For Sale By:Dealer
Sub Model: Prem All-Weather
Disability Equipped: No
Exterior Color: Gray
Interior Color: Black
Drivetrain: All Wheel Drive
Subaru Legacy for Sale
- 2008 subaru legacy 2.5i automatic 4-door sedan(US $11,000.00)
- 2006 wagon used gas flat 4-cyl 2.5l/150 4-speed automatic w/od, sportshift awd(US $10,661.00)
- Premium awd 2.5i alloy wheels runs and drives excellent(US $11,195.00)
- Subaru legacy 2.5i awd one owner(US $5,999.00)
- 1998 subaru legacy no reserve
- 1998 subaru outback limited wagon 2.5l awd all wheel gas saver roomy no reserve
Auto Services in New Jersey
Tony`s Auto Service ★★★★★
T & D Automotive Inc ★★★★★
Super Towing ★★★★★
Summit Auto Repair ★★★★★
Station Auto Repair ★★★★★
Auto blogWed, 17 Apr 2013 14:59:00 EST
I will freely admit to struggling with why Subaru continues to stubbornly employ a boxer engine design while so few other automakers do the same. After all, with twice the number of cylinder heads and cams as a traditional inline four-cylinder engine, a boxer four is more complex, more expensive to manufacture and more cumbersome to service with few tangible benefits. Until recently, the company's engines struggled to meet the fuel economy numbers of its competitors while offering no real boon in horsepower or torque. Subaru seems to recognize I'm not the only one scratching my head.
In order to help us non-believers understand what's what, the company has employed a pair of mimes, a toy car and a few clay engines to demonstrate the folly of every other automaker on the planet. Subaru says the boxer offers up a lower center of gravity than either an inline four-cylinder engine or a V6, which I will gladly concede. The company also says the design offers up smoother operation.
I'll offer just two counterpoints here. First, an engine with a low center of gravity is excellent, but when vehicles like the Forester, XV Crosstrek and Outback boast more ground clearance than most mainstream SUVs, that argument flies out the window. Second, anyone who's spent any amount of time behind the wheel of a vehicle equipped with an inline four and then proceeded to move into one propelled by a boxer can tell you the latter has all of the idling manners of a small tractor. Check out the video below to see for yourself.
Remember the original concept that previewed the latest generation Subaru WRX? If not, then just look above for a gallery of photos following its debut at the 2013 New York Auto Show. We loved it, and thus, were sort of disappointed when we first saw the less-aggressive production model.
It's not that the production 2015 WRX is ugly, per se. It just doesn't have the gaping grille, four-door coupe lines or squinting headlights that give the concept so much verve. But as it turns out, Subaru might have realized that it was on the right track with the more assertive styling. Rumors coming out of Australia suggest that the shape could form the basis for the next-generation Impreza, and next WRX, along with a major platform shift.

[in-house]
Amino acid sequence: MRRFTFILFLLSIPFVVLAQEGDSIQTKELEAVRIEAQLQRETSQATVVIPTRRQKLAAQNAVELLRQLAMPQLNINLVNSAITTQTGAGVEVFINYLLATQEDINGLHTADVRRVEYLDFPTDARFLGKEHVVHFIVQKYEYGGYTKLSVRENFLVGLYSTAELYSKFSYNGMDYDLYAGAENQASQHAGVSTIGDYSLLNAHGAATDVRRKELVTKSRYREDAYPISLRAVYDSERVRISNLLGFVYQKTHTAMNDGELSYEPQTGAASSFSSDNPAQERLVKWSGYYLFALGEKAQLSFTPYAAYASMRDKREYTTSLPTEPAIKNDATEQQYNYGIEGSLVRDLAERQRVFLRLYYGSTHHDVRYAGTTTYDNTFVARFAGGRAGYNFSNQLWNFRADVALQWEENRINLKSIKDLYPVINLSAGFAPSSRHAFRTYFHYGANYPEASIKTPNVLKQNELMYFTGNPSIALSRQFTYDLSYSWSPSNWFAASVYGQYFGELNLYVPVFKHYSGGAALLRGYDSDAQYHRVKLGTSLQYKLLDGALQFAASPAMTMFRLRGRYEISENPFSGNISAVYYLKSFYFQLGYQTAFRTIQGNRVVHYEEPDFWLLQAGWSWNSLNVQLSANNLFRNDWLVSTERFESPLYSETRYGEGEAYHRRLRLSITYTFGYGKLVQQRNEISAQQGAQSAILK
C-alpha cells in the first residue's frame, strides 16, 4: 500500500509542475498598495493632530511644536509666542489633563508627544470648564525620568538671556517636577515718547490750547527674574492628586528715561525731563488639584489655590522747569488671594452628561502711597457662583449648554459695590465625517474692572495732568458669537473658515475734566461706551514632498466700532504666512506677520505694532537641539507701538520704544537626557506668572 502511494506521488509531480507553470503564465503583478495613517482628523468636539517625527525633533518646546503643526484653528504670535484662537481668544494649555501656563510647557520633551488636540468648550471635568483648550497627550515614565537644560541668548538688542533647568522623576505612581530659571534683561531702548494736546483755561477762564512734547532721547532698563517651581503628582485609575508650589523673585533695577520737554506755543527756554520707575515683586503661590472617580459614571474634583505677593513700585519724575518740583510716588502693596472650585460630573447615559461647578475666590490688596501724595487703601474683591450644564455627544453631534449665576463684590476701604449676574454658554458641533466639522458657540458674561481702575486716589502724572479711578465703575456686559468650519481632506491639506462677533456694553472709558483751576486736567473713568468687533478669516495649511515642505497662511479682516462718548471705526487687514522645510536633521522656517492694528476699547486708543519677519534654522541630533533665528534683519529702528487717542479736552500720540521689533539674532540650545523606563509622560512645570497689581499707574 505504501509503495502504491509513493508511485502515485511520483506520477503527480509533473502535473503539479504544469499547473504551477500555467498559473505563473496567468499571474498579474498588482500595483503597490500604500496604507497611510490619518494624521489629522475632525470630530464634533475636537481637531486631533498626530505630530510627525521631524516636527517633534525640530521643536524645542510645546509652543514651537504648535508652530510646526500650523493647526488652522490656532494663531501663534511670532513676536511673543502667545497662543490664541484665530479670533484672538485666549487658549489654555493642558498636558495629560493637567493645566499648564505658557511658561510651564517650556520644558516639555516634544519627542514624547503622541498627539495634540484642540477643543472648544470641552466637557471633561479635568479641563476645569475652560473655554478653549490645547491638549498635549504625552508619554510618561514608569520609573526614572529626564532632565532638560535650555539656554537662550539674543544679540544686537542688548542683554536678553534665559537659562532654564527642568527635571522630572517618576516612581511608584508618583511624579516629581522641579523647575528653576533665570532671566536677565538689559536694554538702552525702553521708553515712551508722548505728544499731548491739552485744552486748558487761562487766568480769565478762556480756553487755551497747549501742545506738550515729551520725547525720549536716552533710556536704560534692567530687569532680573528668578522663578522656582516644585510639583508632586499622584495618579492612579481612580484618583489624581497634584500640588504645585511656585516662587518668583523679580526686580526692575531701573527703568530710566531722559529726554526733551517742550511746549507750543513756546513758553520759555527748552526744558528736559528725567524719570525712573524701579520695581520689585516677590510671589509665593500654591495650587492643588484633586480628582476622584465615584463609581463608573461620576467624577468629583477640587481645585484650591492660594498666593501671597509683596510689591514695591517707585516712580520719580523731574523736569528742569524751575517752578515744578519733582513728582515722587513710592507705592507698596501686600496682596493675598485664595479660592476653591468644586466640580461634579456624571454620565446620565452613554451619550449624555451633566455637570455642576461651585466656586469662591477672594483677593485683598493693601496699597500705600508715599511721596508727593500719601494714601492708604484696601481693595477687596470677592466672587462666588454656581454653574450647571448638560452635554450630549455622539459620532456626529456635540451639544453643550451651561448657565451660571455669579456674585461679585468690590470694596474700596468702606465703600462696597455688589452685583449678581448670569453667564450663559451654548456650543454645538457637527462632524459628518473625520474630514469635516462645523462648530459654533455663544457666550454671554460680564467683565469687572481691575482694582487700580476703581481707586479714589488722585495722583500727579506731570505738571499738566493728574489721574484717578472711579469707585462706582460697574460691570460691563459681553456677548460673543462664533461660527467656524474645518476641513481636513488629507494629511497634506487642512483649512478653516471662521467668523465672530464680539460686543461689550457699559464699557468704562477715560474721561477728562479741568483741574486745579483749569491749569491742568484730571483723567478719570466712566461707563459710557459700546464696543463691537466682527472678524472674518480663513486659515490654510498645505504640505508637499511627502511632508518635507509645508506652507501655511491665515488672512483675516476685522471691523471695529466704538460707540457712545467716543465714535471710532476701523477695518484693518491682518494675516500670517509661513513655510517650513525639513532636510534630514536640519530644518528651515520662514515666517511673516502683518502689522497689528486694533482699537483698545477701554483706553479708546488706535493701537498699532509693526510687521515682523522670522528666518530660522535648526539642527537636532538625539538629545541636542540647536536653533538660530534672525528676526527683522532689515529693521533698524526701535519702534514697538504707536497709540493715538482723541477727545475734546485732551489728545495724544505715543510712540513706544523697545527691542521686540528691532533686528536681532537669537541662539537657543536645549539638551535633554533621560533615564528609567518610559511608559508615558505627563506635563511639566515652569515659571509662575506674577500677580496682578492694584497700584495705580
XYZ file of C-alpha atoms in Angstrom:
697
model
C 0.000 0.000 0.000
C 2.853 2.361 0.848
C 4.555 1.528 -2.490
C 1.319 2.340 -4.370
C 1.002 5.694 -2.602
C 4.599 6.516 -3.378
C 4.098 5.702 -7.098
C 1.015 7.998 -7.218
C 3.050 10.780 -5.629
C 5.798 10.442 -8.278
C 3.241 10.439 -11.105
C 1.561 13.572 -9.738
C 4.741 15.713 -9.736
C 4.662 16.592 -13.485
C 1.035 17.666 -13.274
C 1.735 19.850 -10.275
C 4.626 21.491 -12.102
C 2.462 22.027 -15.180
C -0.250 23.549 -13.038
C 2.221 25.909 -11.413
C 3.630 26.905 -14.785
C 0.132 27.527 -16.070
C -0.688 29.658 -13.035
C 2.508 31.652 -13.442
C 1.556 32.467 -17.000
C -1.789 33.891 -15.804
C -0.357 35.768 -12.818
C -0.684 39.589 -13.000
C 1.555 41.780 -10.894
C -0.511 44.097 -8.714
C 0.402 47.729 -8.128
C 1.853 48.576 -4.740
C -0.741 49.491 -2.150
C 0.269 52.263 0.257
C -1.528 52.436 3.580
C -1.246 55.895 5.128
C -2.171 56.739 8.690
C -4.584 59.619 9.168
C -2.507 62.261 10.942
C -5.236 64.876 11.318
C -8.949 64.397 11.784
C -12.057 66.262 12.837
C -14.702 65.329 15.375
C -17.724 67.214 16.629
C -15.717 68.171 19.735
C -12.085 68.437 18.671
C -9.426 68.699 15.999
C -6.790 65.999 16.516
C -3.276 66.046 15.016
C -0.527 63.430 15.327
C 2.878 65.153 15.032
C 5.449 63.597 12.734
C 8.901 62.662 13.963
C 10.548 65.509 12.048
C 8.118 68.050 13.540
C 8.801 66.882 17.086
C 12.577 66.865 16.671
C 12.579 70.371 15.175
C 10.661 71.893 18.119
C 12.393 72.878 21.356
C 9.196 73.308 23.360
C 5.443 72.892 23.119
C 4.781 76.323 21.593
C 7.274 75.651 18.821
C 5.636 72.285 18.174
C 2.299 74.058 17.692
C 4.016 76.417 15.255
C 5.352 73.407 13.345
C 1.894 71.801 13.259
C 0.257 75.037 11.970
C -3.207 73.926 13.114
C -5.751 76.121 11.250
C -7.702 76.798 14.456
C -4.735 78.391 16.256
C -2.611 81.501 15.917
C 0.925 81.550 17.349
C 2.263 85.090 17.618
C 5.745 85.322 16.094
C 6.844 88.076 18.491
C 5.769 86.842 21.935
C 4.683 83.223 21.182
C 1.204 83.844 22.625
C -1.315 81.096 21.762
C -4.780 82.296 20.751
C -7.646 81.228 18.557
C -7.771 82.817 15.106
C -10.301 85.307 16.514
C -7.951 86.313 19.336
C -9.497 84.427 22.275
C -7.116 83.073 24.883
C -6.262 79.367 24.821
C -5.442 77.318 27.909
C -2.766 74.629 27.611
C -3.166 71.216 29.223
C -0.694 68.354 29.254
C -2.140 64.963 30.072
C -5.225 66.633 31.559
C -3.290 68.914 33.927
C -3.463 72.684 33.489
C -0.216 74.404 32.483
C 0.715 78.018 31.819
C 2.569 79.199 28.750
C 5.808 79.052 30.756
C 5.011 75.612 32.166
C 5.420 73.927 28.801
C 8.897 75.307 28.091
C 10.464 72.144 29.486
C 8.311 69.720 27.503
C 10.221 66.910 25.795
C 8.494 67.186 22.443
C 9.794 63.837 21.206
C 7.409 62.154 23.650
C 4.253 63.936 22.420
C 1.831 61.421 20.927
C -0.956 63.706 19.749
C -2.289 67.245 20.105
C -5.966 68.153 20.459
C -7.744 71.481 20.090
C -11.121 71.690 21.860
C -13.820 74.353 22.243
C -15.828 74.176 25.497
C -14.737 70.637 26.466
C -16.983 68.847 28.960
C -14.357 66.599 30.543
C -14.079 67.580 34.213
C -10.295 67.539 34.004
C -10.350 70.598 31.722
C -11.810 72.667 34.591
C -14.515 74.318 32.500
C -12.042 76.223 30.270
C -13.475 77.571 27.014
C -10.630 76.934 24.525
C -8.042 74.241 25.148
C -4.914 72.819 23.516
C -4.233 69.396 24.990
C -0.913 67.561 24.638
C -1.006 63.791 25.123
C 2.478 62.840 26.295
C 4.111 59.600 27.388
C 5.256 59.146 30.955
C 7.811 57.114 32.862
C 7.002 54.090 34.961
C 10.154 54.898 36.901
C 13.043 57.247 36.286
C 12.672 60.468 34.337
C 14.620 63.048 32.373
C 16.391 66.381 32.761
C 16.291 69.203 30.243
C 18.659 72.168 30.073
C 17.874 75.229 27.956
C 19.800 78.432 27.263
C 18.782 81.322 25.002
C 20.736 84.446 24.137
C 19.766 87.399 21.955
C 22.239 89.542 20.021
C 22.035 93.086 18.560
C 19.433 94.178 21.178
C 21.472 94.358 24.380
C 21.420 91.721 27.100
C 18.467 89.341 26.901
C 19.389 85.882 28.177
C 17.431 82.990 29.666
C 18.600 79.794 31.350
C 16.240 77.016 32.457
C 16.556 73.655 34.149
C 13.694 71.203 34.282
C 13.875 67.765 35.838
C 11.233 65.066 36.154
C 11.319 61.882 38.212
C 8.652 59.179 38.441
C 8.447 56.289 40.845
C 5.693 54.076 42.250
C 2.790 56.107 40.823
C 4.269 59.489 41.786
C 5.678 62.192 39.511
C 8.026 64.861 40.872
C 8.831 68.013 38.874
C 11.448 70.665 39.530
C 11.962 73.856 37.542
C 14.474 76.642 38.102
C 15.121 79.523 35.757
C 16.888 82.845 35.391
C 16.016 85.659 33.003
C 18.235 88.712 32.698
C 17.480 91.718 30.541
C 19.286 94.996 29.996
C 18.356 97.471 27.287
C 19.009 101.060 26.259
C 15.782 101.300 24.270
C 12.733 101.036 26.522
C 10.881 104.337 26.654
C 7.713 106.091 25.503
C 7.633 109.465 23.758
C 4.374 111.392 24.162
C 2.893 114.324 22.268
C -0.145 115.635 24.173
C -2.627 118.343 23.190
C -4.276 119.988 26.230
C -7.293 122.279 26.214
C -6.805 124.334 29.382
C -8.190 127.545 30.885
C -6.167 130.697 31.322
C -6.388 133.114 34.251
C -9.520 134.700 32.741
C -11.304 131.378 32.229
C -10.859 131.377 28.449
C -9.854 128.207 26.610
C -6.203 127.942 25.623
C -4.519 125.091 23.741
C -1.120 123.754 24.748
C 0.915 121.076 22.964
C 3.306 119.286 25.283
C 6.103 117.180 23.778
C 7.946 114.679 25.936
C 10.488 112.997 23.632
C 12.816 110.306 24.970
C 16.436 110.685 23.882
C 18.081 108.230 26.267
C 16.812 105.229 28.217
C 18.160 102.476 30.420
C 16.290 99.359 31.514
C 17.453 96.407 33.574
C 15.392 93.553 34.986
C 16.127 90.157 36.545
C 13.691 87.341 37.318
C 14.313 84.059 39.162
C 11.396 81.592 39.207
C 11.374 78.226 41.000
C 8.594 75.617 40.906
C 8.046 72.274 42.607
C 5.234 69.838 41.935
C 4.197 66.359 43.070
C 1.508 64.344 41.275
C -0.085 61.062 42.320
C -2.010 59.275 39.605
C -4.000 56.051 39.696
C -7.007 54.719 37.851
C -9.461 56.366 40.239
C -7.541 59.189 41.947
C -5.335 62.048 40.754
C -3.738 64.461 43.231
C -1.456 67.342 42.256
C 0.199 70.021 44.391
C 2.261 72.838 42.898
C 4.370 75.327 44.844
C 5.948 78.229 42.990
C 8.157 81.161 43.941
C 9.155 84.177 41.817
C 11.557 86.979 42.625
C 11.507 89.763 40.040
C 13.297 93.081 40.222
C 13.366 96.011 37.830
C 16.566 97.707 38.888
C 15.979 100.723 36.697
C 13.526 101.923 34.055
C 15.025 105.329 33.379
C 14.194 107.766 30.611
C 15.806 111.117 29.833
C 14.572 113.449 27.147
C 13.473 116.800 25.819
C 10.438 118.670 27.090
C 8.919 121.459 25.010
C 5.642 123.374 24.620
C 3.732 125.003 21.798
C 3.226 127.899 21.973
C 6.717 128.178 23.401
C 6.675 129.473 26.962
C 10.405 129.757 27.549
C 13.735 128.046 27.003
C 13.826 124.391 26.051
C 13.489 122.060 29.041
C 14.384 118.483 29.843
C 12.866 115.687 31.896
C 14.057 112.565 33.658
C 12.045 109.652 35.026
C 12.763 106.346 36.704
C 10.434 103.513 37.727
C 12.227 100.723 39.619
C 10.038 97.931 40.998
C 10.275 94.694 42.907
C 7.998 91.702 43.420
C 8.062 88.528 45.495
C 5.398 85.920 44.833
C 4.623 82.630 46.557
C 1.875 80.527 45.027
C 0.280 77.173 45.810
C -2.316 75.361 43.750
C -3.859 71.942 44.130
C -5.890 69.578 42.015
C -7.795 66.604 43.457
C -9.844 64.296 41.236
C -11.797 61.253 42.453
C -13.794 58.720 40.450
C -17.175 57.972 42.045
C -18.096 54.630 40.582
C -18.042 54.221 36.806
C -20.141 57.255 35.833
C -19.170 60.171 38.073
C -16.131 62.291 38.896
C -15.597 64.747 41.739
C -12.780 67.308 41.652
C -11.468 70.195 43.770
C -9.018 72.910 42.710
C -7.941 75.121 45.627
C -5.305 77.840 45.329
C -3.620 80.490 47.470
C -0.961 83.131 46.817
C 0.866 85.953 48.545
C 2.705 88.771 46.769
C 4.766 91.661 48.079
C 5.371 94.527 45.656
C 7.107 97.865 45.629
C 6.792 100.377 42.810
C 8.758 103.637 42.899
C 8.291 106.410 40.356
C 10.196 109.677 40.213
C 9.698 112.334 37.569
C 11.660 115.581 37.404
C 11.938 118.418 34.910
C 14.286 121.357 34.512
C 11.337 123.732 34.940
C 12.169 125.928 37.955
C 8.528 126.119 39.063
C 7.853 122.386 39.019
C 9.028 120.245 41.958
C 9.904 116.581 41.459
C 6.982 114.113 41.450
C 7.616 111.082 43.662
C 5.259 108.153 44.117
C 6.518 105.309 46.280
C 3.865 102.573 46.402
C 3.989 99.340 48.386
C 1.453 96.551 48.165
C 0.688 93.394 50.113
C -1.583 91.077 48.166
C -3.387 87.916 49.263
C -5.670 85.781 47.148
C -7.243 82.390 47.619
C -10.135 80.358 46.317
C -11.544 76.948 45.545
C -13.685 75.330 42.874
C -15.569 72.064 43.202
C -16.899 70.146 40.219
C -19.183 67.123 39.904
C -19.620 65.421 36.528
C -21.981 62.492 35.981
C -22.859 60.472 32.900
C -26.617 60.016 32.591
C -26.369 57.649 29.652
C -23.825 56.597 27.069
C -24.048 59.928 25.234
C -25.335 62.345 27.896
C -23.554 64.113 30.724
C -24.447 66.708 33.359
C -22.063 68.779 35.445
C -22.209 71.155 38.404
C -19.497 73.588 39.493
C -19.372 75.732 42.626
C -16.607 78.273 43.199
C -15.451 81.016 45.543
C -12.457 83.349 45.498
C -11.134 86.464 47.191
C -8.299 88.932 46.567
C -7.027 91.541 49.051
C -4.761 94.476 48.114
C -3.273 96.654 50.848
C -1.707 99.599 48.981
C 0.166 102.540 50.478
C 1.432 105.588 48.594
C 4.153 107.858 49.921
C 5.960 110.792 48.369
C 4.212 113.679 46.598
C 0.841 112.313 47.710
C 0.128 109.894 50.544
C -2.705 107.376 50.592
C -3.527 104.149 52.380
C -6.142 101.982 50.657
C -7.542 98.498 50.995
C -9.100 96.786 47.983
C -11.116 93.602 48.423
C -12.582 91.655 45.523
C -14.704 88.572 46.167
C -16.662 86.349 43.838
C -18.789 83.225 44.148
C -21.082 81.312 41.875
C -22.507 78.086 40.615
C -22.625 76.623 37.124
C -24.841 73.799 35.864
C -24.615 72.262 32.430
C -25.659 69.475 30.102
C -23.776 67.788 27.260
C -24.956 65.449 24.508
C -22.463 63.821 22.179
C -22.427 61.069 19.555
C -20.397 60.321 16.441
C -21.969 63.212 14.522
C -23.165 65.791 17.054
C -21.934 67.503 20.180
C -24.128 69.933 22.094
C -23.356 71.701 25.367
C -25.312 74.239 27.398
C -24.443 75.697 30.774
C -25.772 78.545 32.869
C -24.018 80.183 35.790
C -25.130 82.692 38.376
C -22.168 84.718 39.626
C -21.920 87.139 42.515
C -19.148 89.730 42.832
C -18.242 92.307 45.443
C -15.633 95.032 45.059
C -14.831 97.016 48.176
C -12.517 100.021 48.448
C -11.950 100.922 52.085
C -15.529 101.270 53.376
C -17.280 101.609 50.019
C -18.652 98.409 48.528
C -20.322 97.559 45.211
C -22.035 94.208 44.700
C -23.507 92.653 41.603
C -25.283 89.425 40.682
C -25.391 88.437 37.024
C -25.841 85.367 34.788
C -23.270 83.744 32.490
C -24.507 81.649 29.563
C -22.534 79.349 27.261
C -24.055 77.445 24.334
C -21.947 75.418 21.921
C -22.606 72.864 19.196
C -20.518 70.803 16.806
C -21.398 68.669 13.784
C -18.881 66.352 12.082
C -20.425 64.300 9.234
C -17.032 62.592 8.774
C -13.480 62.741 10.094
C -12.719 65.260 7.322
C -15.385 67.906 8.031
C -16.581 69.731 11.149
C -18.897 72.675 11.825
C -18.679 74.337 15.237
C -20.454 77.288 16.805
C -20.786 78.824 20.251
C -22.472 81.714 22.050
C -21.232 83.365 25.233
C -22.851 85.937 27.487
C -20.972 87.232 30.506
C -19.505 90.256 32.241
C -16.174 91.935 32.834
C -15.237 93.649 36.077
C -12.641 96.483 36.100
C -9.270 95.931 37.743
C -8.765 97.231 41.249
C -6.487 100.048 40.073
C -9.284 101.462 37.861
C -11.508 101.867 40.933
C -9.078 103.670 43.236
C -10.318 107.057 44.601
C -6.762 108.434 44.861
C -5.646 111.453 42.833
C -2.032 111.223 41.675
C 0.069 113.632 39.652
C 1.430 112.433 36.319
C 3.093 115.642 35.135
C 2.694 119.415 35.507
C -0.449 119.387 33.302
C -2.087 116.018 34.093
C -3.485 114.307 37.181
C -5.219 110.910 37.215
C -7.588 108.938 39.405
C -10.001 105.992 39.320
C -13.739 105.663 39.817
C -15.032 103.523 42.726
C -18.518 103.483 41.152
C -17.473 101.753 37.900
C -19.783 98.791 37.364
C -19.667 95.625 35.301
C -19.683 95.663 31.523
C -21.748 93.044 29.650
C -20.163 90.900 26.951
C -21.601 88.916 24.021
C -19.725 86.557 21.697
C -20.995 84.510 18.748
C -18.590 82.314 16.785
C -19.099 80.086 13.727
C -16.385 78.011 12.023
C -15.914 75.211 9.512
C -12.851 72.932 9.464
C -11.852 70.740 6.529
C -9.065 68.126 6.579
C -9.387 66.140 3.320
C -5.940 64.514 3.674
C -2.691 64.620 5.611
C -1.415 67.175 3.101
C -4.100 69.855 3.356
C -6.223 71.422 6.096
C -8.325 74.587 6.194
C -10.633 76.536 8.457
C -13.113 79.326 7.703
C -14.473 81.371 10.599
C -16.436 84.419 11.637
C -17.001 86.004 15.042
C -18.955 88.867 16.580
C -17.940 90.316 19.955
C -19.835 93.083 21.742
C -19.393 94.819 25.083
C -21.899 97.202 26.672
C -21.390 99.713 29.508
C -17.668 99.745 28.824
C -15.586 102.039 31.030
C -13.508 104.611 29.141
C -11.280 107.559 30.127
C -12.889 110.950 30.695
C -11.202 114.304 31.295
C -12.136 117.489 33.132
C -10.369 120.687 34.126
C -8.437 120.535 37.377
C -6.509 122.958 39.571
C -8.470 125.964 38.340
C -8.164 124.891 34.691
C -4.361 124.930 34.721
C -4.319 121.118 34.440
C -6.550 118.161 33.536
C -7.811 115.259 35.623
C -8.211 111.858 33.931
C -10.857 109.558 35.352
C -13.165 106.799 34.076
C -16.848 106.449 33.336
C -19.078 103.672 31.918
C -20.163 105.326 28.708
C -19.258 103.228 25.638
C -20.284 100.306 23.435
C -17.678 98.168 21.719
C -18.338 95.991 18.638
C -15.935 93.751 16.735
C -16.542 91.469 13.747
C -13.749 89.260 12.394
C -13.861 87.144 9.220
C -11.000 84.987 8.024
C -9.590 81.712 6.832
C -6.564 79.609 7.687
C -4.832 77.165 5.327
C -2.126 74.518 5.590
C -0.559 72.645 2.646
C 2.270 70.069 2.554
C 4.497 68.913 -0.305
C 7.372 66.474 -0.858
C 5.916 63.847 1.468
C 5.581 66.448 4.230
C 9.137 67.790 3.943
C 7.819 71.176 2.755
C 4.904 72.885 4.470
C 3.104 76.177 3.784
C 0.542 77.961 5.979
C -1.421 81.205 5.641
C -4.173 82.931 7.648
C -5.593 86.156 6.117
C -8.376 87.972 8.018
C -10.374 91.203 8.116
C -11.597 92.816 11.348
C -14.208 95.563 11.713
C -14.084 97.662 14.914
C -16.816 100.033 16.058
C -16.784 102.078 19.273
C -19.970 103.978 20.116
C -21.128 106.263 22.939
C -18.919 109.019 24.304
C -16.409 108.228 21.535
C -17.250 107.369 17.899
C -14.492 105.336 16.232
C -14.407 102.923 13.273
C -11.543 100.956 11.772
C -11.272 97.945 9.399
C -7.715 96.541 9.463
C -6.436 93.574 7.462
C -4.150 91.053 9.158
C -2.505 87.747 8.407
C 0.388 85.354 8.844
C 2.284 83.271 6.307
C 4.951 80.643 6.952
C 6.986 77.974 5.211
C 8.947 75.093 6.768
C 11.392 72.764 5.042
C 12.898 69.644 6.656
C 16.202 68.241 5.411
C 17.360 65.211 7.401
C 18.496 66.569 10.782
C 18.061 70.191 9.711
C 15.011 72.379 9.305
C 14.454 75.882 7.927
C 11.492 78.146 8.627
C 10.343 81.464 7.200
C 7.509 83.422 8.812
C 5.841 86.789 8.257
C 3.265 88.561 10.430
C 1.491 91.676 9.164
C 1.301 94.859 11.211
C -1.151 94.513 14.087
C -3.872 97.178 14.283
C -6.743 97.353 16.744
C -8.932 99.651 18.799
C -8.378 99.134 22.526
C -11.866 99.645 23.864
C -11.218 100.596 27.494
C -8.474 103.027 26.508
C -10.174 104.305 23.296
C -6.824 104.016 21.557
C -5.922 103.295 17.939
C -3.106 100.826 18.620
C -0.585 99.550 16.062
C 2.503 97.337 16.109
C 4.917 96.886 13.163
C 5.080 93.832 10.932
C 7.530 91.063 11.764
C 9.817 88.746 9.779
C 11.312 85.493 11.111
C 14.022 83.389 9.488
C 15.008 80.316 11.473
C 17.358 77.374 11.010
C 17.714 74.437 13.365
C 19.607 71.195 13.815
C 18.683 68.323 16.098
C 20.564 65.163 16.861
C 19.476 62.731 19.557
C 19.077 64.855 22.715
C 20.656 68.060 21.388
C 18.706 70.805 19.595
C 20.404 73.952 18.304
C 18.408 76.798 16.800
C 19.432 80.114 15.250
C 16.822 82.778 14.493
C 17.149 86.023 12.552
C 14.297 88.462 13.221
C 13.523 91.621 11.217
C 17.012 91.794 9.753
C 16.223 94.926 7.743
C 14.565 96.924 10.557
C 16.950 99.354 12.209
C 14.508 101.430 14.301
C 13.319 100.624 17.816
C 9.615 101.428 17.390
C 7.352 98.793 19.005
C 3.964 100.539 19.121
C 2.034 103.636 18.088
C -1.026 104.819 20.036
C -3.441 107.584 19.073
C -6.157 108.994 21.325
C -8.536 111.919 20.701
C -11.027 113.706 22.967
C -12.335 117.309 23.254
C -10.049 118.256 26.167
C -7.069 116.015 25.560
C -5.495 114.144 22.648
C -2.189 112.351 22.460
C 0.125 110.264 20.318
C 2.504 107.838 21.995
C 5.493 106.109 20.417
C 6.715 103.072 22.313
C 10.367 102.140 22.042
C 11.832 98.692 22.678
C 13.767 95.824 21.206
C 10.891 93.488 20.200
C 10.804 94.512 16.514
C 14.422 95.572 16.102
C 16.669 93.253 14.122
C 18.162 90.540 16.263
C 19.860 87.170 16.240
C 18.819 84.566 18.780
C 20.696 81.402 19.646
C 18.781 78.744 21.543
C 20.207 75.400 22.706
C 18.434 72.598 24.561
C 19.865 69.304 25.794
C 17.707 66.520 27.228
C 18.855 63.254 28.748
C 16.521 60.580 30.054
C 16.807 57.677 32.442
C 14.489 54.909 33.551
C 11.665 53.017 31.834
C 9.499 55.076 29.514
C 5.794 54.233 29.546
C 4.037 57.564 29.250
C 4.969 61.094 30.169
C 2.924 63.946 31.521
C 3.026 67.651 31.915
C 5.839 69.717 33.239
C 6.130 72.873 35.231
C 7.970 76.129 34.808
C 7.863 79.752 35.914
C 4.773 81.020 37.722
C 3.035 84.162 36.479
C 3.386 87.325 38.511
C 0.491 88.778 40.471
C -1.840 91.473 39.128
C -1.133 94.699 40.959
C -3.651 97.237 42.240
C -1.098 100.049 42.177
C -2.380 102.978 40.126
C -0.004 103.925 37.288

Subaru chief designer Mamoru Ishii tells Motoring that that the next-generation car will ditch the rather utilitarian current design in favor of something more exciting. Like the WRX concept, the design will start wide at the bottom for an aggressive stance and taper up to the roof. That styling would likely get even more aggressive for the next 'Rex.
Road and Track recently put the 2015 Subaru WRX and the 2015 WRX STI through a battery of dyno tests to find out not only how much difference there is between their two engines, but what kind of differences there are. The WRX gets the company's new FA20 2.0-liter boxer four-cylinder engine with features like a twin-scroll turbocharger, direct injection and variable valve timing on its two cams. The WRX STI stands pat with the older EJ-Series motor, meaning a 2.5-liter boxer four-cylinder with port fuel injection and carryover turbo lag. Subaru pegs the $26,295 WRX at 268 horsepower, 258 pound-feet of torque and an "extremely conservative" 0-60 mile per hour time of 5.4 seconds. The $34,495 STI clocks in at 305 hp and 290 lb-ft with a 0-60 mph time of 5.1 seconds. Ok, fight.
R&T's dyno runs sussed power numbers at the wheel of 223 hp and 245 lb-ft for the WRX, 247 hp and 243 lb-ft for the STI, then went on to demonstrate in numbers what everyone knew: that the WRX consistently puts out more of its torque earlier than the STI and achieves full boost almost three seconds quicker. On the other hand, on the track, the STI was also shown to have a conservative official 0-60 mph time, stopping the timer at 4.8 seconds compared to the WRX's 5.2 seconds.
The mag says it has comprehensive results coming from its "complete battery of tests," but for now, you can scrutinize their dyno charts and let the battle continue about which one you'd rather put your money down for.